The complex epilepsy patient: Intricacies of assessment and treatment

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20 Scopus citations


The aim of treatment of all patients with epilepsy is the same: a complete remission of seizures with minimal or no adverse events. However, the means to reach that common goal may differ among patients, not only because of differences in their epileptic syndrome or type of seizures within the same syndrome, but also because of a variety of comorbid pathologic entities that are commonly identified in patients with epilepsy. In this article, we discuss some of the complexities inherent in the planning of therapeutic regimens for epilepsy patients. Comorbid conditions, whether intrinsic or extrinsic to the epileptic disorder, must play a paramount role in the choice of the therapeutic regimen for seizure control. We review the impact of psychiatric comorbidities on the quality of life of patients with epilepsy, with special attention to the tight relationship between depression and epilepsy. Yet, despite this close relationship, comorbid depression is more often than not underrecognized and undertreated. Next, we review the impact of antiepileptic drugs (AEDs) on comorbid medical disorders and give clear examples of the potentially deleterious impact of several AEDs on the therapeutic effects of concomitant medications used for their treatment. Clearly, treating epilepsy is not only about controlling seizures.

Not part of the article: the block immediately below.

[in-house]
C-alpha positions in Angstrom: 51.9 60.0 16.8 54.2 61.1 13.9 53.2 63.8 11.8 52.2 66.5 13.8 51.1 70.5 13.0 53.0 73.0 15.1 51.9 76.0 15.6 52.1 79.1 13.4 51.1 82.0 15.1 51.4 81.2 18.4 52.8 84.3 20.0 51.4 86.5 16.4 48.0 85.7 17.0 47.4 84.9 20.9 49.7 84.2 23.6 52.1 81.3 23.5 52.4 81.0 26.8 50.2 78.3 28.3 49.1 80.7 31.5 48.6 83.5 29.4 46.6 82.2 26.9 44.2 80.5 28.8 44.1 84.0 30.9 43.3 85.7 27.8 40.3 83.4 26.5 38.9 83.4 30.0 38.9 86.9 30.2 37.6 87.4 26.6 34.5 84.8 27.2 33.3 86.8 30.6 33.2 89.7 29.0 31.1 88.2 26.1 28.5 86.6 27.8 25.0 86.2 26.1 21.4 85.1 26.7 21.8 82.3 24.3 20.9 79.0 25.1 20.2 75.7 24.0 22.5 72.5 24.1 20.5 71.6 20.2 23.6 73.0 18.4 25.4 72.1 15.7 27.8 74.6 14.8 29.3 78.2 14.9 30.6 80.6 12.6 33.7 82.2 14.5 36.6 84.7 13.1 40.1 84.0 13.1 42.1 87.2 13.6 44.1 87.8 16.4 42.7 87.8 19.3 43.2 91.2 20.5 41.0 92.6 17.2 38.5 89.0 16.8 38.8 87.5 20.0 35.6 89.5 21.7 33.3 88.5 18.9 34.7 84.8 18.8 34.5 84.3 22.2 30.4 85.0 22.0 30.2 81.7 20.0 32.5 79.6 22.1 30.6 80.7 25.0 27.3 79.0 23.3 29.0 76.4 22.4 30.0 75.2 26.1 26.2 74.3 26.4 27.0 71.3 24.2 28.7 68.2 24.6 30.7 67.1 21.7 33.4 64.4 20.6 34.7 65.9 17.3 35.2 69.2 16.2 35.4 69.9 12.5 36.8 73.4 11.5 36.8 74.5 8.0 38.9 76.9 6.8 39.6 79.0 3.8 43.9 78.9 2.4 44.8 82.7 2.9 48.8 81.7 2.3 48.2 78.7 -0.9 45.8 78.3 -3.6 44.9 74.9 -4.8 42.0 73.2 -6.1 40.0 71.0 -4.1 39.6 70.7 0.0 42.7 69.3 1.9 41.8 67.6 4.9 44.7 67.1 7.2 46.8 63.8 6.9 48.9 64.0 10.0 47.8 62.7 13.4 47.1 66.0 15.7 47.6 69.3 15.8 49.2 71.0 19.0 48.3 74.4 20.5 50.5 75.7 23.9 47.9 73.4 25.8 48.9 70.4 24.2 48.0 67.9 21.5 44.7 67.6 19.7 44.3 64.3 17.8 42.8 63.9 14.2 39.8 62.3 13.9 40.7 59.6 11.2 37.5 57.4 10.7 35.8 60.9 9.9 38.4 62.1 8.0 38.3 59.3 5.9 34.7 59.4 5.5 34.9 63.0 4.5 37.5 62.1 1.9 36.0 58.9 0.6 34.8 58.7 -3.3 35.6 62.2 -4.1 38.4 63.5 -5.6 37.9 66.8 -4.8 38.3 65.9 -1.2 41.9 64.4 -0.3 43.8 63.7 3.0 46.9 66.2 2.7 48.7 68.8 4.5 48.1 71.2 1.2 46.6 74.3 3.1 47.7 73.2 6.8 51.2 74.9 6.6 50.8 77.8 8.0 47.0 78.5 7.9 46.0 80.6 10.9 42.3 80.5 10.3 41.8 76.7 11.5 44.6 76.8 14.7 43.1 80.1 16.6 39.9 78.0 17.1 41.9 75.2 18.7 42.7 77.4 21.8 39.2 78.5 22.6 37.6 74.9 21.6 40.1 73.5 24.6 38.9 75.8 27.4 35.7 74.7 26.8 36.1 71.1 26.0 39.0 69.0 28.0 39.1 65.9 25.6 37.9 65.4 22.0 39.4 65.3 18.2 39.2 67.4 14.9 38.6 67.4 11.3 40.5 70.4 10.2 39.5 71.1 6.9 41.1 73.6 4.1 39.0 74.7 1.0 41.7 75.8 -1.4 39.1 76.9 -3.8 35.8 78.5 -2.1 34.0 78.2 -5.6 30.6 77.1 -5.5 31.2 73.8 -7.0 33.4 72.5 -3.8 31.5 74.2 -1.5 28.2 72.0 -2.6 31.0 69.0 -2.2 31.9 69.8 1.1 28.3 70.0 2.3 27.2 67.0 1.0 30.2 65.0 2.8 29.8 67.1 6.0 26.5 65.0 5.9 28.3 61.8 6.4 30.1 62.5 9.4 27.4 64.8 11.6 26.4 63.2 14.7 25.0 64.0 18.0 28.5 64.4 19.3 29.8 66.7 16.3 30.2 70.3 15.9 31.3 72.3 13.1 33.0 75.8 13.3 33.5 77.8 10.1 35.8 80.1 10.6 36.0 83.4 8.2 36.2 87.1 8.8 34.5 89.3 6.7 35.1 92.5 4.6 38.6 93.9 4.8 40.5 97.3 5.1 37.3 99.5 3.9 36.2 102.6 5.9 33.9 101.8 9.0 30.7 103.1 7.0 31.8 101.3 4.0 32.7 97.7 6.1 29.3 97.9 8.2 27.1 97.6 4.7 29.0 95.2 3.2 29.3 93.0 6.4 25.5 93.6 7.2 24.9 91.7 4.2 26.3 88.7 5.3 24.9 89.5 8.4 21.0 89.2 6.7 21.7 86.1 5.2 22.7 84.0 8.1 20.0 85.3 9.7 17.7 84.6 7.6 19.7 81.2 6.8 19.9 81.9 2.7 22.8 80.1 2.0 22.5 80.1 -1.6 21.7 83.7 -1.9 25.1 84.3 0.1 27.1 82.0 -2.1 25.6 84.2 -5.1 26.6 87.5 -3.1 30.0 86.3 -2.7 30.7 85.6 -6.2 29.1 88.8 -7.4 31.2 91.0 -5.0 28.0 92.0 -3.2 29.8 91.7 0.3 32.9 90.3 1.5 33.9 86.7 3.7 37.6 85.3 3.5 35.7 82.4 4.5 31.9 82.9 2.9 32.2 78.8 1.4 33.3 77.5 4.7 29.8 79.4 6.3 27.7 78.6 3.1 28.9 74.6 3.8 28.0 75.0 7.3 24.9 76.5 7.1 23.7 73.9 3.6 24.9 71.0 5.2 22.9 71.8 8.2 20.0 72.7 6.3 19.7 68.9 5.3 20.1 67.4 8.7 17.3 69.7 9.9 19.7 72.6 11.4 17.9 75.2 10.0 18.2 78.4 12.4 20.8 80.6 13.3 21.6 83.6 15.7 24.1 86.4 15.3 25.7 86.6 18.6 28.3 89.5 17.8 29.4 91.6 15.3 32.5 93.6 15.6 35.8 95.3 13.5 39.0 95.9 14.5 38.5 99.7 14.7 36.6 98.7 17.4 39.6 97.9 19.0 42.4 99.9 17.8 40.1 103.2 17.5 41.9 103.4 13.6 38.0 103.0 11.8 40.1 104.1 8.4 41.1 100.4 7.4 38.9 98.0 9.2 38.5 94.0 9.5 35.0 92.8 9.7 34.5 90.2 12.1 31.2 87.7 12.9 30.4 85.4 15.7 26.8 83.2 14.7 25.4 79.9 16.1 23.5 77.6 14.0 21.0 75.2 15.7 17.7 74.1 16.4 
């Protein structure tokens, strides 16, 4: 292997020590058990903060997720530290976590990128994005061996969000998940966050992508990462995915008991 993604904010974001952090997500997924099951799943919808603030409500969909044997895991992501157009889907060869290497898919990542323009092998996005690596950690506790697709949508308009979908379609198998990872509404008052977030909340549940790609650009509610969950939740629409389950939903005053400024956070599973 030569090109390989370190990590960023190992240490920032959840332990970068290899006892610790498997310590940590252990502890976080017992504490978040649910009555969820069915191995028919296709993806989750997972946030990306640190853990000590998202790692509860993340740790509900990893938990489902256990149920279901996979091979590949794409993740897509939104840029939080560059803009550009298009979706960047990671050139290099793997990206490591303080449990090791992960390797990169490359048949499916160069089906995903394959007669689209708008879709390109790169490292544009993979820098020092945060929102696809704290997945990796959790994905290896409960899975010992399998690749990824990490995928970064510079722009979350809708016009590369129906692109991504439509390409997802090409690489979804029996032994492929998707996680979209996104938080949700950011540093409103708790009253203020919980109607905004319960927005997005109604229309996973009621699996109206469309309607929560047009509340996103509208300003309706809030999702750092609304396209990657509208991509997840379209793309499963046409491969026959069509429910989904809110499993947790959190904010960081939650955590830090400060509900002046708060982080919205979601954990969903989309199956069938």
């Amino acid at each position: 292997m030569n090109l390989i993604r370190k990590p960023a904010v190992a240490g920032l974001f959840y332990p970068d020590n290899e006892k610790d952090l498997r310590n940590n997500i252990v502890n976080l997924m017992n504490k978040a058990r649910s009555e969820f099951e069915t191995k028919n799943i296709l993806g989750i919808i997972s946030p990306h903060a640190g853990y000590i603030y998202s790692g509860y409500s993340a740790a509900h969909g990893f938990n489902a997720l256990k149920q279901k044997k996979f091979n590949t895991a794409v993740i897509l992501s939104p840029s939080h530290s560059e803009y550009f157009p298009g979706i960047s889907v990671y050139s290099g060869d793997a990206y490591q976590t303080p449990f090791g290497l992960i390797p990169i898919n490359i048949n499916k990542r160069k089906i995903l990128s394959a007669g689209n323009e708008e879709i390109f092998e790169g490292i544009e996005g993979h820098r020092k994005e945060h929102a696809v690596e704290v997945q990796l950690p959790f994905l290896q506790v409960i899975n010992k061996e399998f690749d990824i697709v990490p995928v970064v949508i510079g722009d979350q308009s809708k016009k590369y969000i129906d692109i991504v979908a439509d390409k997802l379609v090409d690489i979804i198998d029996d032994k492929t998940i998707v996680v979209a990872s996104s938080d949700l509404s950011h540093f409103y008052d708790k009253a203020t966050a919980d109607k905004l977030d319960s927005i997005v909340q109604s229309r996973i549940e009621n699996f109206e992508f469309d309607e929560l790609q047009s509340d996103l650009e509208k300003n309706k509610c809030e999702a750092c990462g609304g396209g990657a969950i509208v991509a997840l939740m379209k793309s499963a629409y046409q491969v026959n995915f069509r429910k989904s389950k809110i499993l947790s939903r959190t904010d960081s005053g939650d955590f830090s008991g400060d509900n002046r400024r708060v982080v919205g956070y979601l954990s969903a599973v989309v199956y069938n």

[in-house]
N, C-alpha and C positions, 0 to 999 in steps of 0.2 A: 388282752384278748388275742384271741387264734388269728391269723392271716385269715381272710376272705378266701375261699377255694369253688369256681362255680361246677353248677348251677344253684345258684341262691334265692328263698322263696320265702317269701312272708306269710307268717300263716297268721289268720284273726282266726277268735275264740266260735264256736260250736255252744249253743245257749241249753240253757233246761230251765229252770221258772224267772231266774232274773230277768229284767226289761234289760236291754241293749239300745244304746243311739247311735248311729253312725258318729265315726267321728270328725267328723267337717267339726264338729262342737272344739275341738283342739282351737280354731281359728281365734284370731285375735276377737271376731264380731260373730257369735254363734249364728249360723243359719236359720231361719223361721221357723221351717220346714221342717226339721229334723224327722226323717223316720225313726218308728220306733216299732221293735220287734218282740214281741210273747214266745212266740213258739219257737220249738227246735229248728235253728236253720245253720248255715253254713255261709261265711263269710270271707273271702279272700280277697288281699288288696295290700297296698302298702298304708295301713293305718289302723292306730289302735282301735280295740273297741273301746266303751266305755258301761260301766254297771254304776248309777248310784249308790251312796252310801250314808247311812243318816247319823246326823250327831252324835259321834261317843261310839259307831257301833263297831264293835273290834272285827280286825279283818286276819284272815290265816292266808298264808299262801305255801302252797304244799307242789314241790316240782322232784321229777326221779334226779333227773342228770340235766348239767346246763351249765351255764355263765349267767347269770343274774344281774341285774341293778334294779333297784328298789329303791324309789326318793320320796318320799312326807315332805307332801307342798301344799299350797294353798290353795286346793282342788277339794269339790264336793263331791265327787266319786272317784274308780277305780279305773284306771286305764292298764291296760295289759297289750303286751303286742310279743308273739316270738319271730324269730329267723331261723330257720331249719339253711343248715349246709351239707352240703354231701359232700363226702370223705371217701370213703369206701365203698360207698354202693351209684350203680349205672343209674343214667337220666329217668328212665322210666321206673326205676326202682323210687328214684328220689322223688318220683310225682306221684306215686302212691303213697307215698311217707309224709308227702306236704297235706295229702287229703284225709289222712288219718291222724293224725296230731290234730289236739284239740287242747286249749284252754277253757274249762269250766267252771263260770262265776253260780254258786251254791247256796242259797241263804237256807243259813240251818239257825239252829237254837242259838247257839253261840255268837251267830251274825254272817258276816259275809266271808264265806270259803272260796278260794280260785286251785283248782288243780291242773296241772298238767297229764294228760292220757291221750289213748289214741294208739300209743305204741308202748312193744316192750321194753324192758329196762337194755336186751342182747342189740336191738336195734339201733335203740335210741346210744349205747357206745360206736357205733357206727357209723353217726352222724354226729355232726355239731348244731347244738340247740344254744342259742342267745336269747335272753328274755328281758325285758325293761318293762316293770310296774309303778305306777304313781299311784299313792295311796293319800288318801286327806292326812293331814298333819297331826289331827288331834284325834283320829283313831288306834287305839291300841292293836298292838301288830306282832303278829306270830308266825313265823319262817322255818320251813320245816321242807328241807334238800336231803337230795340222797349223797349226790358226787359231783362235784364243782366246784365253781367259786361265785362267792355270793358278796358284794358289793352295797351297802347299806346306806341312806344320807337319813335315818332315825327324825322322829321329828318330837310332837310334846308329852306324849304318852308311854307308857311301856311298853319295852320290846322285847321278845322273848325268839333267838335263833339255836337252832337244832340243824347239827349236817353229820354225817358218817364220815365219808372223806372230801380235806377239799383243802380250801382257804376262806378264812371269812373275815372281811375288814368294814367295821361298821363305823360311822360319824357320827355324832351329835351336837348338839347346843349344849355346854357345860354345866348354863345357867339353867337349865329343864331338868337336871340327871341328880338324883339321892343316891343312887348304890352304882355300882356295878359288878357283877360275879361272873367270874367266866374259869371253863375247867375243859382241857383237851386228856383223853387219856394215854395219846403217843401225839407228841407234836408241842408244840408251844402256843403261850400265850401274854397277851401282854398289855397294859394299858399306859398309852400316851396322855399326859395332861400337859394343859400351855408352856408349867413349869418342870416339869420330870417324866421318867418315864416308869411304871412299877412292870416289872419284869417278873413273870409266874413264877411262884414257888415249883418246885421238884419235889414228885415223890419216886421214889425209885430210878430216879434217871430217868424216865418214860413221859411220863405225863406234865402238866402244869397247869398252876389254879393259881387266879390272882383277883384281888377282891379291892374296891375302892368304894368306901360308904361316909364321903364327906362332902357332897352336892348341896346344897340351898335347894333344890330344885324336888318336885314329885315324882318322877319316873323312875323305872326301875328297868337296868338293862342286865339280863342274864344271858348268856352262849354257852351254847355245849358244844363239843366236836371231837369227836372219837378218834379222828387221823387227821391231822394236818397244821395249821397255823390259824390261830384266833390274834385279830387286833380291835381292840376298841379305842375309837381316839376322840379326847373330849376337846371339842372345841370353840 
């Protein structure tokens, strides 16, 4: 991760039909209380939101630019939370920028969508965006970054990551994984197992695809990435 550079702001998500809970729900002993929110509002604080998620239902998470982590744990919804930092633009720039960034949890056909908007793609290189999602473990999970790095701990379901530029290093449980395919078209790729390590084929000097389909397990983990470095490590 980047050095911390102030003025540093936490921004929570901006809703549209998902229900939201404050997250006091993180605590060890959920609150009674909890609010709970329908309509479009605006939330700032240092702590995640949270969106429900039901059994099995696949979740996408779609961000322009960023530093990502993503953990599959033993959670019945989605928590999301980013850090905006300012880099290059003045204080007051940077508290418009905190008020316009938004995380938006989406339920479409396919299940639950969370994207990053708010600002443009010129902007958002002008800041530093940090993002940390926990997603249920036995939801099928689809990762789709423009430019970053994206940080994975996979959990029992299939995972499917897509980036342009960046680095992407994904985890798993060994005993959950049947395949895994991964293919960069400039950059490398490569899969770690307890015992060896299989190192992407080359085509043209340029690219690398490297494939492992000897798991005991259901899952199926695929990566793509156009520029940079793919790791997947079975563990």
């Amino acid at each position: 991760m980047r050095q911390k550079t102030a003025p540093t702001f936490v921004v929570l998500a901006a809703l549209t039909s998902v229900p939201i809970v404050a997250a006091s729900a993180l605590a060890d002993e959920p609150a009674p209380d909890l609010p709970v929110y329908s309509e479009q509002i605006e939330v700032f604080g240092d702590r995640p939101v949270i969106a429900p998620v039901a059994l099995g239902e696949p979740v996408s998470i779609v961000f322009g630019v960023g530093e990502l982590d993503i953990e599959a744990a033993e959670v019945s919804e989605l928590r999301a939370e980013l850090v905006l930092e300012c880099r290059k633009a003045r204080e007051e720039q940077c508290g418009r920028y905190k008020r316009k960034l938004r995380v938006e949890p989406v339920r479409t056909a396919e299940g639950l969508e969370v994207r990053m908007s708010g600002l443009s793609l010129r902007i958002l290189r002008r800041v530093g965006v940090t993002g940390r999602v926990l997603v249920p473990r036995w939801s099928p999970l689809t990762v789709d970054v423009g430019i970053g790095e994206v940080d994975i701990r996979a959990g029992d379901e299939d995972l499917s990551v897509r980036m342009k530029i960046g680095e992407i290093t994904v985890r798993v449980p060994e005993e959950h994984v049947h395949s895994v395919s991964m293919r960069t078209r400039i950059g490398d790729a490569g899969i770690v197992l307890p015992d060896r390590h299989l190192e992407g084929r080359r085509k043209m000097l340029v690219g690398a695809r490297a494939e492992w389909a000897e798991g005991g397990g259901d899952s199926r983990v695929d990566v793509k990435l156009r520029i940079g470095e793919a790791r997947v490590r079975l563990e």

Original languageEnglish (US)
Pages (from-to)3-8
Number of pages6
Issue numberSUPPL. 5
StatePublished - 2003
Externally publishedYes


  • Depression
  • Epilepsy
  • Psychiatric comorbidities

ASJC Scopus subject areas

  • Neurology
  • Clinical Neurology


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